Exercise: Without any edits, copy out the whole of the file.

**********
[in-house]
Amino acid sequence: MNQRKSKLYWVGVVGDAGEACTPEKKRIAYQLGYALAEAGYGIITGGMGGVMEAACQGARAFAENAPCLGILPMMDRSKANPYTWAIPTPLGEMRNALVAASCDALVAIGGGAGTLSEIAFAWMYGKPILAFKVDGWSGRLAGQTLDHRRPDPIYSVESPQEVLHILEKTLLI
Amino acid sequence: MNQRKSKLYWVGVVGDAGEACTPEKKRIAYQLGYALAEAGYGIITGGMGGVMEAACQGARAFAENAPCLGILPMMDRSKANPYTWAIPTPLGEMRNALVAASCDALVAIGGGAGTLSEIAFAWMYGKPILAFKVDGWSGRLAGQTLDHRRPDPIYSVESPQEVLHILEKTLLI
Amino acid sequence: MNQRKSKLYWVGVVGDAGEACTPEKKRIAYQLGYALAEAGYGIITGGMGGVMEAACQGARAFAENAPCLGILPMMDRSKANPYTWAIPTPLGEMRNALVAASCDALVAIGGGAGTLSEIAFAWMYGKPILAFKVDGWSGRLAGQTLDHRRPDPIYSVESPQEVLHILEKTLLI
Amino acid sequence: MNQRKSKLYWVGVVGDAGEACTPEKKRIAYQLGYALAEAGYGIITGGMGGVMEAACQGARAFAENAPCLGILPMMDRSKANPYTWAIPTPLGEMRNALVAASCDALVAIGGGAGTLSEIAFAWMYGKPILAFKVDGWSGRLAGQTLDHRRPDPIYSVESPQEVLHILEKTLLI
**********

[in-house]
Amino acid sequence: MNQRKSKLYWVGVVGDAGEACTPEKKRIAYQLGYALAEAGYGIITGGMGGVMEAACQGARAFAENAPCLGILPMMDRSKANPYTWAIPTPLGEMRNALVAASCDALVAIGGGAGTLSEIAFAWMYGKPILAFKVDGWSGRLAGQTLDHRRPDPIYSVESPQEVLHILEKTLLI
Amino acid sequence: MNQRKSKLYWVGVVGDAGEACTPEKKRIAYQLGYALAEAGYGIITGGMGGVMEAACQGARAFAENAPCLGILPMMDRSKANPYTWAIPTPLGEMRNALVAASCDALVAIGGGAGTLSEIAFAWMYGKPILAFKVDGWSGRLAGQTLDHRRPDPIYSVESPQEVLHILEKTLLI
Amino acid sequence: MNQRKSKLYWVGVVGDAGEACTPEKKRIAYQLGYALAEAGYGIITGGMGGVMEAACQGARAFAENAPCLGILPMMDRSKANPYTWAIPTPLGEMRNALVAASCDALVAIGGGAGTLSEIAFAWMYGKPILAFKVDGWSGRLAGQTLDHRRPDPIYSVESPQEVLHILEKTLLI
Amino acid sequence: MNQRKSKLYWVGVVGDAGEACTPEKKRIAYQLGYALAEAGYGIITGGMGGVMEAACQGARAFAENAPCLGILPMMDRSKANPYTWAIPTPLGEMRNALVAASCDALVAIGGGAGTLSEIAFAWMYGKPILAFKVDGWSGRLAGQTLDHRRPDPIYSVESPQEVLHILEKTLLI